Asian Studies, a peer-reviewed journal by the Asian Center, University of the Philippines Diliman, has recently published Islam and Philippine Society: The Writings of Cesar Adib Majul, a double issue commemorating one of the most brilliant minds in Philippine intellectual history.

This volume reprints ten of Dr. Majul’s articles published in previous issues of Asian Studies over the past five decades. Released as a retrospective issue, it contains five articles on Islam and Muslims in the Philippines, and another five on Filipino nationalism and the Philippine Reform Movement.

These include The Role of Islam in the History of the Filipino People (1966); Islam in the Philippines and its China Link (1999); Social Background of Revolution (1971); and Principales, Ilustrados, Intellectuals and the Original Concept of a Filipino National Community(1977).  

In his introduction, Julkipli Wadi, Dean of the Institute of Islamic Studies at the University of the Philippines, writes that the republication of Majul’s articles comes “auspiciously” after the signing of a Framework Agreement between the Philippine Government and the Moro Islamic Liberation Front. They offer a rich “historical canvas that can help determine the context and possible trajectories of the Framework’s vision of peace.”

Moreover, the republication pays tribute to Dr. Majul’s seminal contribution to Philippine scholarship. He authored several books and penned numerous articles in reputable publications.  This voluminous body of work spans five decades, and covers groundbreaking studies in Philippine history, the sociopolitical thought of Apolinario Mabini, and the history of Islam and Muslims in the Philippines.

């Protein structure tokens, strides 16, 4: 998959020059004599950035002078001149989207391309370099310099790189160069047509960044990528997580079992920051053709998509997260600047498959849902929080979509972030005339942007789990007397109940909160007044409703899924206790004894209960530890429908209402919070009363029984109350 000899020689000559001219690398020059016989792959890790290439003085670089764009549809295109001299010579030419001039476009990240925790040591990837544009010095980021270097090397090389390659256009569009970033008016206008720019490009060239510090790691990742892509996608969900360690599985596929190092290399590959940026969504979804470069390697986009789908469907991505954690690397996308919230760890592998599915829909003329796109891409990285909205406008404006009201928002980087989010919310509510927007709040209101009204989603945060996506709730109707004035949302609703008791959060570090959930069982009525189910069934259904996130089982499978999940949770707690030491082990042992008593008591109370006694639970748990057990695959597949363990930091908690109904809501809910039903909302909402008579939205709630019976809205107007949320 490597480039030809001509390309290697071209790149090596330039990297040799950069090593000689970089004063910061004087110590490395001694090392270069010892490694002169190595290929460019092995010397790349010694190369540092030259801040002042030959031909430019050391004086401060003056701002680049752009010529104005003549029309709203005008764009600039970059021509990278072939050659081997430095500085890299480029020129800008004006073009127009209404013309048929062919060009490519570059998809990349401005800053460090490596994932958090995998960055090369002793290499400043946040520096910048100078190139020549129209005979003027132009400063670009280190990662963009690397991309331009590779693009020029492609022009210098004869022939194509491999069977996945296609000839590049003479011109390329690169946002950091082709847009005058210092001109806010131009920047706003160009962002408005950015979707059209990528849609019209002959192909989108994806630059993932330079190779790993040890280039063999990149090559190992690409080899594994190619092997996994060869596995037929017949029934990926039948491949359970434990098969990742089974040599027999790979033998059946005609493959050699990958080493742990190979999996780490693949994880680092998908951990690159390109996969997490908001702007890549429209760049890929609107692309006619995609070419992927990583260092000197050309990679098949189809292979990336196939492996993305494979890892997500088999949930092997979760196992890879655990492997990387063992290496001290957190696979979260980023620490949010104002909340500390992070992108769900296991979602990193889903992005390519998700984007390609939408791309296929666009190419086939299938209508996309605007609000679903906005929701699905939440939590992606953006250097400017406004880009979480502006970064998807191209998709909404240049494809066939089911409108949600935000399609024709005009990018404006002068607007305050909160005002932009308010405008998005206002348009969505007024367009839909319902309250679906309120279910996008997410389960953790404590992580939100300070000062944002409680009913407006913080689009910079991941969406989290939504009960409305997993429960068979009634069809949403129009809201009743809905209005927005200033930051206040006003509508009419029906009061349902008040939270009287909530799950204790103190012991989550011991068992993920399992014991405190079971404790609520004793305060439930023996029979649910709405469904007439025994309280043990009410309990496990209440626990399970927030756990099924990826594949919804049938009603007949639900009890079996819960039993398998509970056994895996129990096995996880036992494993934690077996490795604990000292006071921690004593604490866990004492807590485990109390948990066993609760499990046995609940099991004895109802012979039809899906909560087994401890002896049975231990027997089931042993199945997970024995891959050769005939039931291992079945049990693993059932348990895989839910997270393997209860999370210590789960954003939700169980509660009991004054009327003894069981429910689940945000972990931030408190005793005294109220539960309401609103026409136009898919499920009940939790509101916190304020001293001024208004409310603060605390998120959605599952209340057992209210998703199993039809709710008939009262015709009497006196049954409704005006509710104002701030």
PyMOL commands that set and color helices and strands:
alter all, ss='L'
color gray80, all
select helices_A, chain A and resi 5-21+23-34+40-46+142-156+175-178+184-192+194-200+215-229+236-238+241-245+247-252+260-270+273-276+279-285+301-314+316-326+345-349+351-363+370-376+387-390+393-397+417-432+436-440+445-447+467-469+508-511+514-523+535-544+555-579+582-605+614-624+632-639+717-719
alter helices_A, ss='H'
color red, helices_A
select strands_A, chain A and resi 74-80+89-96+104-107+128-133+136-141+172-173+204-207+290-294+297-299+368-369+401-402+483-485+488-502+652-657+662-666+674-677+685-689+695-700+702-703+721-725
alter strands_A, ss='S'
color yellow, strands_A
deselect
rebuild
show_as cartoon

Educated in Cornell University, Dr. Majul occupied various academic and administrative positions in the University of the Philippines Diliman from the late 1940s to the late 1970s. He was once dean of the College of Arts and Sciences, which incorporated the now separate College of Arts and Letters, the College of Science, and the College of Social Sciences and Philosophy.  He passed away in October 2003.

Majul was an intellectual “giant,” says Asian Studies editor in chief, Eduardo C. Tadem, Ph.D. “We came out with this issue to allow veteran academics to look back at and reassess the significance of Dean Majul’s writings, perhaps with the benefit of hindsight. We also wanted to introduce new generations of scholars to his work, which is arguably unparalleled and relevant as ever.”